An earlier version of this story incorrectly stated where Toyota’s new Mexico plant is located. It is being constructed in the central Mexico state of Guanajuato. The story also misstated who called Toyota de Mexico President Mike Bafan about the change in production. It was Toyota’s North America CEO Jim Lentz.
TRAVERSE CITY, Mich. -- If you want a glimpse of Toyota Motor Corp.'s vision for flexible manufacturing, consider the plant rising in the central Mexico state of Guanajuato.
The facility is so nimble, it already has switched from building sedans to pickups — and it's not even open yet.
The site was meant to build Corollas. But in the midst of construction, the automaker's board of directors decided to dedicate the plant to cranking out Tacoma pickups to fuel strong demand.
Mike Bafan, president of Toyota de Mexico, remembers the 5:30 a.m. call he received from Toyota North America CEO Jim Lentz after the decision was made, asking how the drastic change would affect or delay the plant's construction.
"Frankly, it had no impact on us," he said Monday at the CAR Management Briefing Seminars. "We designed a plant that was less conventional than what we've done in the past. We worked very hard to design a layout that could manufacture just about anything: tricycles, cars or trucks."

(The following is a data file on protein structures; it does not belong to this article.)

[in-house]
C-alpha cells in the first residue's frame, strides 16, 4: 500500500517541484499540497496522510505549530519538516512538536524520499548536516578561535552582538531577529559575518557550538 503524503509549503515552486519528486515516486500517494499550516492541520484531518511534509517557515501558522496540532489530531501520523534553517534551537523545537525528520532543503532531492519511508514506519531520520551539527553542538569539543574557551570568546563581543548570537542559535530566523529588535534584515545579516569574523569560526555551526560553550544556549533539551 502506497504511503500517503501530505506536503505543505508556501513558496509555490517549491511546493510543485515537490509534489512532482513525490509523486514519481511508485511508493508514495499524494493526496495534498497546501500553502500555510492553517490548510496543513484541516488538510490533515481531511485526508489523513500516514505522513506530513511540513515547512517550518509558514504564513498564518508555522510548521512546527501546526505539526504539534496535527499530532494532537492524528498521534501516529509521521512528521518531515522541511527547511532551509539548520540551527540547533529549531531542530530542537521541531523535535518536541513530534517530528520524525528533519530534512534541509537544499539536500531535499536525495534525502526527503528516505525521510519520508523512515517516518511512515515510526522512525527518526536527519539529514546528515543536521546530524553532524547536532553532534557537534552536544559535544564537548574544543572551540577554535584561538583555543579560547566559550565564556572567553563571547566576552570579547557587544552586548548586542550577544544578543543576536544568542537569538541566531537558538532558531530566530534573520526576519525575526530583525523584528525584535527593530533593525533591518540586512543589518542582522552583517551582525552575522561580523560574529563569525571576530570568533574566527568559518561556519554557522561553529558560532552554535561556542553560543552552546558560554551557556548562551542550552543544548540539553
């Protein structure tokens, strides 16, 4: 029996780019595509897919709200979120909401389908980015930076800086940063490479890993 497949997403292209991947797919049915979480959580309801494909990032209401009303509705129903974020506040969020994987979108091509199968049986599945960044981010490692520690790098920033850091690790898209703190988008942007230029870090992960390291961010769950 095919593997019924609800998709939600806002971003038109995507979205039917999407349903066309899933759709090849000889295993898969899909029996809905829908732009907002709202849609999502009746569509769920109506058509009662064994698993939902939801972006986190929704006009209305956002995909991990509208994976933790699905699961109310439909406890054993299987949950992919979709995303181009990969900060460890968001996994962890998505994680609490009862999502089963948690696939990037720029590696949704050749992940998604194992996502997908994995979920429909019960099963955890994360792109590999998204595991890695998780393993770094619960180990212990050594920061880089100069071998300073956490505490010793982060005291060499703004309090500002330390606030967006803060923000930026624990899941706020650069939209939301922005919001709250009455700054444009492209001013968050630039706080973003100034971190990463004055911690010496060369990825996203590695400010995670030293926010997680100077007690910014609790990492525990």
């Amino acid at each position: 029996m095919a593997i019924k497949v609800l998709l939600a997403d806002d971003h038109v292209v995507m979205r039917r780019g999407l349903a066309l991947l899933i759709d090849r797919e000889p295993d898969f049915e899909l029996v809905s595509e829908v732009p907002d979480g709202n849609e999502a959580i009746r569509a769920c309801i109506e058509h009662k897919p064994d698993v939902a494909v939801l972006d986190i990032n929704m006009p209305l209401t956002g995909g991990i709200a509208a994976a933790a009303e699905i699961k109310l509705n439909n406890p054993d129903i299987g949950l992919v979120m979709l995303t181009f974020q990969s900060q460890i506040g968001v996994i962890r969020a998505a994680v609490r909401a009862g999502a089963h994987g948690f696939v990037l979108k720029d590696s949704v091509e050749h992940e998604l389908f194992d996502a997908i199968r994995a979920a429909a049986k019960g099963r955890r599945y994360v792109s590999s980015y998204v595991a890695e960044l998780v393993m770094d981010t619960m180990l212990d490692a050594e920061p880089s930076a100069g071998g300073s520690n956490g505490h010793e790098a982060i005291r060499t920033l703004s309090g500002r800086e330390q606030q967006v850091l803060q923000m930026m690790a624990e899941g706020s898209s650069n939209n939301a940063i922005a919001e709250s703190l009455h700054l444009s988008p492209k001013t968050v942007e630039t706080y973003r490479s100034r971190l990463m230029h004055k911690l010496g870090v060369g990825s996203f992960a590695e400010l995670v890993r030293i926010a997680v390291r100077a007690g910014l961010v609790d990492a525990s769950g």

The Guanajuato plant has docks on all sides so its production line will be able to take in parts and get them to specific spots in assembly quicker.
"Our goal was to make the entire assembly process very flexible so you can make changes quickly," Bafan said.
Flexibility will be key in the future as automakers wrestle with new technology such as autonomous and electrified vehicles, he said.
Toyota's plant in Tijuana, Mexico, which builds Tacoma pickups on three shifts, is another good example.
"It's sort of an incubator for many of the concepts we're trying to use and pursue in the future," he said.
The Tijuana plant has gone from making just over 20,000 vehicles per year in 2005 to 100,000 last year; 170,000 is expected this year.
That's because Toyota places an emphasis on continuous improvement and empowers its workers to do their own machine care and diagnose problems.
The focus on flexibility reflects the company's history, Bafan said. Toyota was founded as a loom company but grew into a global automaker. It now hopes to become a global mobility company.
"We must have a flexible vision and prepare for tomorrow's needs today," Bafan said.